The Origins Of Black And White Photography
Black and white photography is a number of monochrome forms in visual art. Monochrome comes from the Greek monochromos meaning “of one colour”, which is a combination of monos, meaning “alone” or “solitary” and chroma meaning “colour”.
Quite basic when you break it down!
For Many decades black and white photography dominated the scene until colour was introduced. From the 16th century when the brightness and clarity of camera obscuras was improved by enlarging the hole with a telescope lens until now, we still admire the purity of black and white photography. It was not until the 17thCentury, 1727 to be exact, when Professor J. Schulze mixed chalk, nitric acid, and silver in a flask, that the first photosensitive compound was created. And in 1816 Nicéphore Niépce combines the camera obscura with photosensitive paper and created a permanent image in 1826.
In the past black and white dominated the media. Movies, television and even computers, were all monochrome. It was not until the middle of the 20th century that colour photography became popular.
Choosing a subject is essential for this type of photography, more so than choosing a subject for colour photography. While some subjects can look amazing in colour, they often look dull in black and white. Black and white photography is both the simplest and most sophisticated of all the photography disciplines. It is, honest, fresh, crisp and clean and can result in the most powerful imagery. Capitalising on its popularity, black and white photography holds its own when it comes to photographic exhibitions. Such powerful imagery can be timeless and compelling at the same time. It captures emotions, impressions, and atmosphere that depict nostalgia in a dramatic way.
In black and white photography, you will need to consider the exposure, your background, making sure that the subject is well backlit and that it does not distract from your subject. Lights and shadows are also important. For example, when you strip an image of its colour, you are left with the strictly light and shadows and subtle tones of grey. To experiment with this, you could shoot at different times during the day, that way you will learn the importance of light and shadows and how it can enhance the mood of your image. Colour is also important when considering black and white. Try and choose a subject that has fewer colours. For example; purple and green look great in colour, but in black and white, they become unrecognisable. Therefore, it is important to choose a subject that is of interest and dramatic at the same time.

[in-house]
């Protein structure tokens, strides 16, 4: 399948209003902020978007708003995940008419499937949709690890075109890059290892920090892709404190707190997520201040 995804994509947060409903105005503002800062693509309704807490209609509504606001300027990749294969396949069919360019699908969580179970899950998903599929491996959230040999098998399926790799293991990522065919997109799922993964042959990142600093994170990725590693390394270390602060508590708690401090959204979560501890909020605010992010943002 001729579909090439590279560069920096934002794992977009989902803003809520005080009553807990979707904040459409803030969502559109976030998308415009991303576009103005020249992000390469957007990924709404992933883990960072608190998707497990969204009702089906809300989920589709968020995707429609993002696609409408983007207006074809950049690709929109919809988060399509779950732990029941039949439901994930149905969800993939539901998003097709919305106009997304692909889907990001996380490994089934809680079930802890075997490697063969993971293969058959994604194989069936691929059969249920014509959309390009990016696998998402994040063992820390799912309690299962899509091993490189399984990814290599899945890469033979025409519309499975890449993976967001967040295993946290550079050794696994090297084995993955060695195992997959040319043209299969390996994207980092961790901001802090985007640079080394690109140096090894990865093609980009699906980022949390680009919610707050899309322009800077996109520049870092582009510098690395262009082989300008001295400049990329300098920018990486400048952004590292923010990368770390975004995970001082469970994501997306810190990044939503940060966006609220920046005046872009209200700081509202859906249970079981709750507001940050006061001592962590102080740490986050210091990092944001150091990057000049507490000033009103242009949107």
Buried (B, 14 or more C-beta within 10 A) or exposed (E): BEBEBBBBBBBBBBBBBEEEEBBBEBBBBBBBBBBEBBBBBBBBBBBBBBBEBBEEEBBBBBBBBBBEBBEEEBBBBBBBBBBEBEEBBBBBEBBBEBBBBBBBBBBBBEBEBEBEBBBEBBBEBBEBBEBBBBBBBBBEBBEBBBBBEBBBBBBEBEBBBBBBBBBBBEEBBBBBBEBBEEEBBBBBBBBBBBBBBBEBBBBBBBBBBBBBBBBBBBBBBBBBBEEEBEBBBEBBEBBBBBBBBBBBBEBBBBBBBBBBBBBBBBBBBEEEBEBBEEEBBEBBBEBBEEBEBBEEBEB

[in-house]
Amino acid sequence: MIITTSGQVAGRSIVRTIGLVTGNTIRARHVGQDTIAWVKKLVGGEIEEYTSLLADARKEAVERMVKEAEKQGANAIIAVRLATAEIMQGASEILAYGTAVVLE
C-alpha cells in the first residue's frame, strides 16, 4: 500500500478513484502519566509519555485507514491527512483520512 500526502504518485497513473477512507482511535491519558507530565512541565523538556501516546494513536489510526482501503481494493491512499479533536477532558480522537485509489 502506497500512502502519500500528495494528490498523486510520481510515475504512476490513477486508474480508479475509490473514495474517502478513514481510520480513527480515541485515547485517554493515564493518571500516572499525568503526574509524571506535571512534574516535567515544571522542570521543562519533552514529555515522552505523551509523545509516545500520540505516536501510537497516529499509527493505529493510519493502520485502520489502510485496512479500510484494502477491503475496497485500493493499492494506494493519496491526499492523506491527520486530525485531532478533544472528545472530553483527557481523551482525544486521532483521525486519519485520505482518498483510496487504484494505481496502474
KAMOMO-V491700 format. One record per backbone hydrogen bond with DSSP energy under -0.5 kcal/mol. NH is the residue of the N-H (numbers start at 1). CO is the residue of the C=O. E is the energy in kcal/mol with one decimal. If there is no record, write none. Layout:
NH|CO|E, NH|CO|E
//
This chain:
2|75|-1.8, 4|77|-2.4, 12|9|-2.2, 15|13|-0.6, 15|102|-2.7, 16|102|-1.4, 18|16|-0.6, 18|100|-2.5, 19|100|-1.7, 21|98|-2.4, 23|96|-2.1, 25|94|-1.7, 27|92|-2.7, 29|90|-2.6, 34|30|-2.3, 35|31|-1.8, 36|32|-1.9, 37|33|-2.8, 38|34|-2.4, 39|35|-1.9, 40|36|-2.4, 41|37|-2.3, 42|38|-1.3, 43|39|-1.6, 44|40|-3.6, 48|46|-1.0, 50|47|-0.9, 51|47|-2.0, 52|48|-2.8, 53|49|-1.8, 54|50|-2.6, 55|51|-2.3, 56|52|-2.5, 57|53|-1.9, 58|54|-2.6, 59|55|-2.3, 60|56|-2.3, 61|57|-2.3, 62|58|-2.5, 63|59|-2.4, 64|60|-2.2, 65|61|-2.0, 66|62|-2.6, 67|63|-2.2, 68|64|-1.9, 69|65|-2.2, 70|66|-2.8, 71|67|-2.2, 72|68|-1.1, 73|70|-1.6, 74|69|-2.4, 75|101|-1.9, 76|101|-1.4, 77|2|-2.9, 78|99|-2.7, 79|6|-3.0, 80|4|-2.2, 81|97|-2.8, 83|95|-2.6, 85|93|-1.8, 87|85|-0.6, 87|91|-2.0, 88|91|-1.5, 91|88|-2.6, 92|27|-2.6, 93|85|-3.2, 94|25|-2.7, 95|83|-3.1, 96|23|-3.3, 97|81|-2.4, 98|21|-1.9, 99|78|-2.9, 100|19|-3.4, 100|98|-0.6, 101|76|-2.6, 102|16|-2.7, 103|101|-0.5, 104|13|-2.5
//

Nowadays, we are seeing resurgence in black and white photography. The demand for it is rife within the media sector, such as advertising, and print form. Even consumers who want timeless photographs of their weddings and various family occasions are using black and white photography.
Most well known photographers use this medium of photography especially for people photography. From early portrait photography in the 18th century, black and white photography has had a huge impact on the success of modern photography. British photographer Julia Margaret Cameron (June 11, 1815 – January 26, 1879) became well known for her images of celebrities of her time. Even though her career was short lived, 11 years to be precise, she did not show an interest in photography until she was given a camera at the age of 48 years old. She favoured the close crop style of portraiture, a style that is still very popular today.
It is true to say that black and white photography is timeless. It can literally stop time. We only have to take a look at Ansel Adams work of the American West. Even today his images are provoking in every sense as if they could’ve been taken yesterday.
Of course the use of black and white vs. colour is a personal one, nevertheless, if it was not for the geniuses of the early part of the 16th century, we would not have been to capture time, of which is the essence.